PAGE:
My first Christmas in San Francisco. My first Christmas on “my own”.
I know Christmas or this Holiday Season brings mixed feelings to people. There are so many expectations. Expectations on happiness, good food, fulfilled traditions, togetherness, Christmas gifts… and not everyone has that.
To me, Christmas is a very dear holiday with many meaningful traditional elements. And historically attached with a fair amount of hospital visits as well. Some easier than others. My mom always tells me that the fact that I wasn’t aware of how severe the situation was when she was in hospital (probably 30 years ago), and that I came joyful to visit and also was very keen to get home on time to see the Christmas Calendar on tv, helped her in the process of healing.
This past Thursday I got the question from someone “I need to give her something. For Christmas she is going to her friend who is severely ill and maybe dying.” The book I chose to quote was Osho’s “Maturity”. It is a beautiful book that I warmly recommend you to read. I was recommended to read it many years ago and ended up reading it first on the way back to California after my fathers passing. Wishing that I had read it earlier, and grateful that my attitude to the situation with my father hadn’t been too far off.
“Life should be a continuous celebration, a festival of light the whole year round. Only then can you grow up, can you blossom. Transform small things into celebration. For example, in Japan they have the tea ceremony. […]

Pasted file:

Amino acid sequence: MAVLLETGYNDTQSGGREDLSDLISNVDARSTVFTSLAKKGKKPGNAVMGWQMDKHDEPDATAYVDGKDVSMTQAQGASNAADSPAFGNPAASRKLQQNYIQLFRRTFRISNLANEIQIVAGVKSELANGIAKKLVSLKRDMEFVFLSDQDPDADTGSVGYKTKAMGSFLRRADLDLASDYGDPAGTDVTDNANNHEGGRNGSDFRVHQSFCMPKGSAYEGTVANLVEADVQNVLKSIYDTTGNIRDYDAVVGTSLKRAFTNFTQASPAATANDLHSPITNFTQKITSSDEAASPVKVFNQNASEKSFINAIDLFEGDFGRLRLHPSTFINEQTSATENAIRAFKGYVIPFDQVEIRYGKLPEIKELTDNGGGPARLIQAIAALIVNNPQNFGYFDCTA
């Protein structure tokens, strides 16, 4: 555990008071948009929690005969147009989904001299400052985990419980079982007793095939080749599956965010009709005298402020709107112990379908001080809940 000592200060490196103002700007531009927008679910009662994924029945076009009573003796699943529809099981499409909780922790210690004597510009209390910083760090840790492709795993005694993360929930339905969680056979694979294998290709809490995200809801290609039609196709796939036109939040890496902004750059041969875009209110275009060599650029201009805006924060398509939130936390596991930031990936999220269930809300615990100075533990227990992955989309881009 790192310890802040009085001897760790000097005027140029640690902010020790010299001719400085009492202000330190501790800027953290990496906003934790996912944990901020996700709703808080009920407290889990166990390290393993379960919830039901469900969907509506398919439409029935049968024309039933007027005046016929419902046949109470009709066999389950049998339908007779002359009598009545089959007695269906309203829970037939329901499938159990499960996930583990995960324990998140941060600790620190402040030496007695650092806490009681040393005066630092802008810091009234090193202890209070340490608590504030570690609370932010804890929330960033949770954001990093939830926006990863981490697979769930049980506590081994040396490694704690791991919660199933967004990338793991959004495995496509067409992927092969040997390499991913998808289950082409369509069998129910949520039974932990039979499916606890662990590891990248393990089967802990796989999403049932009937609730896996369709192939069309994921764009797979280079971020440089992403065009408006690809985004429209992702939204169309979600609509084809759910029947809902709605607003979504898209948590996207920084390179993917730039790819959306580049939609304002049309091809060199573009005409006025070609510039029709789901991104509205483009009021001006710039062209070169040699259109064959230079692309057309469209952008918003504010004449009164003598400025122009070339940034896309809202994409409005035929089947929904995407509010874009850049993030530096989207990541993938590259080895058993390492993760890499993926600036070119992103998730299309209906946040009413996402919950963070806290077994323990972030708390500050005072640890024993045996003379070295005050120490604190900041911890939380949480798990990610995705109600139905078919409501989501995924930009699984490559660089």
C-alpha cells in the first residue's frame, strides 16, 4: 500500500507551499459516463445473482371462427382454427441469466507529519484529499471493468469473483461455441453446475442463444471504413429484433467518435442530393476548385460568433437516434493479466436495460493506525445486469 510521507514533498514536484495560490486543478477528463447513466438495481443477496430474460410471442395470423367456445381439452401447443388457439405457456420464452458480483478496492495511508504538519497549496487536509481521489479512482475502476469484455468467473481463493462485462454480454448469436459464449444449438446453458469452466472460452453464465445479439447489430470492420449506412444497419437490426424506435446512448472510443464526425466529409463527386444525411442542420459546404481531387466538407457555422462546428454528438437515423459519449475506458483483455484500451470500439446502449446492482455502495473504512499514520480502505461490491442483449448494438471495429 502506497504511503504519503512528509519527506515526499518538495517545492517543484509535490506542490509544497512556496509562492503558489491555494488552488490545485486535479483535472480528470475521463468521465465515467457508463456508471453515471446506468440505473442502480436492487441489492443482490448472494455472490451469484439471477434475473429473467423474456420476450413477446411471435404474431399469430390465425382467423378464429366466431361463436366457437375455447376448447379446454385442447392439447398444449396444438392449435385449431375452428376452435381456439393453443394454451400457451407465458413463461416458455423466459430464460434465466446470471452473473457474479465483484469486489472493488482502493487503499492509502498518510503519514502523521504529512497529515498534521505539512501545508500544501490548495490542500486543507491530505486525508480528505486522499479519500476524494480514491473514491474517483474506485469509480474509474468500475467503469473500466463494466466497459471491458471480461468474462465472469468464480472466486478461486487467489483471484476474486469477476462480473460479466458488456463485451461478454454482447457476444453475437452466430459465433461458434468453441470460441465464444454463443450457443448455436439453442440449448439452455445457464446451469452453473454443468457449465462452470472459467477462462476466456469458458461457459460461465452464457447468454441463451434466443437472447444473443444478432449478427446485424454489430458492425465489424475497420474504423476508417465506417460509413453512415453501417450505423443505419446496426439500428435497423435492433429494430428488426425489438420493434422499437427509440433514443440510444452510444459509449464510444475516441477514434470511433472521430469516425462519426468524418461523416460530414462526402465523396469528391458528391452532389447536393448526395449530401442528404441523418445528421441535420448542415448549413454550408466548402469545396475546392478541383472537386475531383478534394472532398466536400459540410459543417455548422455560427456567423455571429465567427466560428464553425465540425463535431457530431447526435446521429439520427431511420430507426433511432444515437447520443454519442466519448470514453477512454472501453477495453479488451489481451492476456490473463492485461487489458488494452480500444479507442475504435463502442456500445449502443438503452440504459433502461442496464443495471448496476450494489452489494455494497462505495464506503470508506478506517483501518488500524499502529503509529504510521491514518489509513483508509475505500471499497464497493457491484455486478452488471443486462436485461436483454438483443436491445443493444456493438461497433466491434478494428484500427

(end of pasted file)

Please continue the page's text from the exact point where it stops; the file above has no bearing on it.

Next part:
An ordinary thing – just tea – and they have made it a beautiful religious festival. Everybody comes out of it nourished, fresh, feeling younger, feeling juicier. And what can be done with tea can be done with everything […]
Even if you fall sick and you are lying in bed, you will make those moments of lying in bed moments of beauty and joy, moments of relaxation and rest, moments of meditation, moments of listening to music or to poetry. There is no need to be sad that you are sick. […]
When you are sick, call a doctor. But more important, call those who love you because there is no medicine more important than love. Call those who can create beauty, music, poetry around you, because there is nothing that heals like a mood of celebration. […]
Make everything creative, make the best out of the worst – that is what I call the art of living. And if a man has lived his whole life making every moment and every phase of it a beauty, a love, a joy, naturally his death is going to be the ultimate peak of his whole life’s endeavor. The last touches. … his death is not going to be ugly as it ordinarily happens everyday to everyone.
If death is ugly, that means your whole life has been a waste. Death should be a peaceful acceptance, a loving entry into the unknown, a joyful goodbye to old friends, to the old world. There should not be any tragedy in it.”
Now, this was not at all what I intended to write about – but it is something important, especially at times when things “should be” jolly, and they don’t appear like it.
I have gone with the flow and created my own little celebration of Christmas, had a really nice day, and ended Christmas Eve celebration together with friends. Now, stats from Sweden shows that the elements that are the most important at Christmas are:
1) Christmas Tree (89% of Swedes has one)
2) Christmas gifts
3) Christmas Ham
4) Donald Duck and his friends wishes Merry Christmas (3pm Swedish National Television)
5) Santa Claus
7) Christmas Pourage
8) Christmas Mass
And yes, since I woke up yesterday morning I have been trying to get SVTPlay app to play Donald Duck and his Friends – but it “can’t at this moment”. I do have a recording of it somewhere… but luckily I found it on YouTube. And the first one that I landed on was from my very first Christmas 1975! This is now a 52 year old tradition for the Swedish people. Very important. Indeed. Here is a compact version:
Create the celebration – whatever it looks like!
Enjoy, God Jul and Merry Christmas!